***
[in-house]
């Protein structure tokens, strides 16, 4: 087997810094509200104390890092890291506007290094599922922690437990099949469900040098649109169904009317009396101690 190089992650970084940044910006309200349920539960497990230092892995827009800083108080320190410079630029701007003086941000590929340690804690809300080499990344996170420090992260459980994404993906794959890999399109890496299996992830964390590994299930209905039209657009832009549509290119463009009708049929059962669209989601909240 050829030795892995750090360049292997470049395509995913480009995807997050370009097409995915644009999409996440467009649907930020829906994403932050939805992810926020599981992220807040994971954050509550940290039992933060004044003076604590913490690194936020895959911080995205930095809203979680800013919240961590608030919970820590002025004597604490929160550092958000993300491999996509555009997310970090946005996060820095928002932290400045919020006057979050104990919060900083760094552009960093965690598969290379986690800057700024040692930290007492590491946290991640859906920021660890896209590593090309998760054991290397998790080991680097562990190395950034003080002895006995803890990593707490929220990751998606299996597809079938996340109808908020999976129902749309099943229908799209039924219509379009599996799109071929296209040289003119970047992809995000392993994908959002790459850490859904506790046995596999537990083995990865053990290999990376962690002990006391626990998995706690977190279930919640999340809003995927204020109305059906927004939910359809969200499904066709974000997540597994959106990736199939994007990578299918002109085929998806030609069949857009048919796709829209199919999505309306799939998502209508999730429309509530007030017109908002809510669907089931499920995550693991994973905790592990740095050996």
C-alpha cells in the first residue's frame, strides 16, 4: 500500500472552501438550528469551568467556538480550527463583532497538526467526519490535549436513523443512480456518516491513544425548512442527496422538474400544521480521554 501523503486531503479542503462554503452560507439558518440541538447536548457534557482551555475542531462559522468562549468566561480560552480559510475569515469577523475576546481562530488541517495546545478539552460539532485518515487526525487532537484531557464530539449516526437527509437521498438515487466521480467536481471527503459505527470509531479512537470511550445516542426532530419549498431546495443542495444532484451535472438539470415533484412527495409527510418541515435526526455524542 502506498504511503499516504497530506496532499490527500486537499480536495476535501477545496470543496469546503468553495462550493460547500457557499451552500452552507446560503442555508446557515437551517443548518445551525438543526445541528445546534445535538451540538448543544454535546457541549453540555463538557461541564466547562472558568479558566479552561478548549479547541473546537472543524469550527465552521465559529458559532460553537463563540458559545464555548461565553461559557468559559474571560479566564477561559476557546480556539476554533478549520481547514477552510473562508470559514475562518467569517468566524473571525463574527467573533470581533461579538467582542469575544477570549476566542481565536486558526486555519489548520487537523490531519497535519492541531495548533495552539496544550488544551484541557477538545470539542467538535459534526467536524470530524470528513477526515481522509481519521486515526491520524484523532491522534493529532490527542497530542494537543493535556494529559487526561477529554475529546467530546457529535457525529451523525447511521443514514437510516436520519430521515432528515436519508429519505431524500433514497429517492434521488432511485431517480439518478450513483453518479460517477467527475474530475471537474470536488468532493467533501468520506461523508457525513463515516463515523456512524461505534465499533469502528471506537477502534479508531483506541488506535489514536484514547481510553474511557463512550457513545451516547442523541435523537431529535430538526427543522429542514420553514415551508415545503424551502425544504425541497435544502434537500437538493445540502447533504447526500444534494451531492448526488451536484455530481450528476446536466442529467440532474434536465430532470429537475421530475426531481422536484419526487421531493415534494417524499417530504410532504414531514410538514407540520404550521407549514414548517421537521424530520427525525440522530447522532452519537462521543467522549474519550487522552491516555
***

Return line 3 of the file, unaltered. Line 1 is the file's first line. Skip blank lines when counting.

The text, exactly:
C-alpha cells in the first residue's frame, strides 16, 4: 500500500472552501438550528469551568467556538480550527463583532497538526467526519490535549436513523443512480456518516491513544425548512442527496422538474400544521480521554 501523503486531503479542503462554503452560507439558518440541538447536548457534557482551555475542531462559522468562549468566561480560552480559510475569515469577523475576546481562530488541517495546545478539552460539532485518515487526525487532537484531557464530539449516526437527509437521498438515487466521480467536481471527503459505527470509531479512537470511550445516542426532530419549498431546495443542495444532484451535472438539470415533484412527495409527510418541515435526526455524542 502506498504511503499516504497530506496532499490527500486537499480536495476535501477545496470543496469546503468553495462550493460547500457557499451552500452552507446560503442555508446557515437551517443548518445551525438543526445541528445546534445535538451540538448543544454535546457541549453540555463538557461541564466547562472558568479558566479552561478548549479547541473546537472543524469550527465552521465559529458559532460553537463563540458559545464555548461565553461559557468559559474571560479566564477561559476557546480556539476554533478549520481547514477552510473562508470559514475562518467569517468566524473571525463574527467573533470581533461579538467582542469575544477570549476566542481565536486558526486555519489548520487537523490531519497535519492541531495548533495552539496544550488544551484541557477538545470539542467538535459534526467536524470530524470528513477526515481522509481519521486515526491520524484523532491522534493529532490527542497530542494537543493535556494529559487526561477529554475529546467530546457529535457525529451523525447511521443514514437510516436520519430521515432528515436519508429519505431524500433514497429517492434521488432511485431517480439518478450513483453518479460517477467527475474530475471537474470536488468532493467533501468520506461523508457525513463515516463515523456512524461505534465499533469502528471506537477502534479508531483506541488506535489514536484514547481510553474511557463512550457513545451516547442523541435523537431529535430538526427543522429542514420553514415551508415545503424551502425544504425541497435544502434537500437538493445540502447533504447526500444534494451531492448526488451536484455530481450528476446536466442529467440532474434536465430532470429537475421530475426531481422536484419526487421531493415534494417524499417530504410532504414531514410538514407540520404550521407549514414548517421537521424530520427525525440522530447522532452519537462521543467522549474519550487522552491516555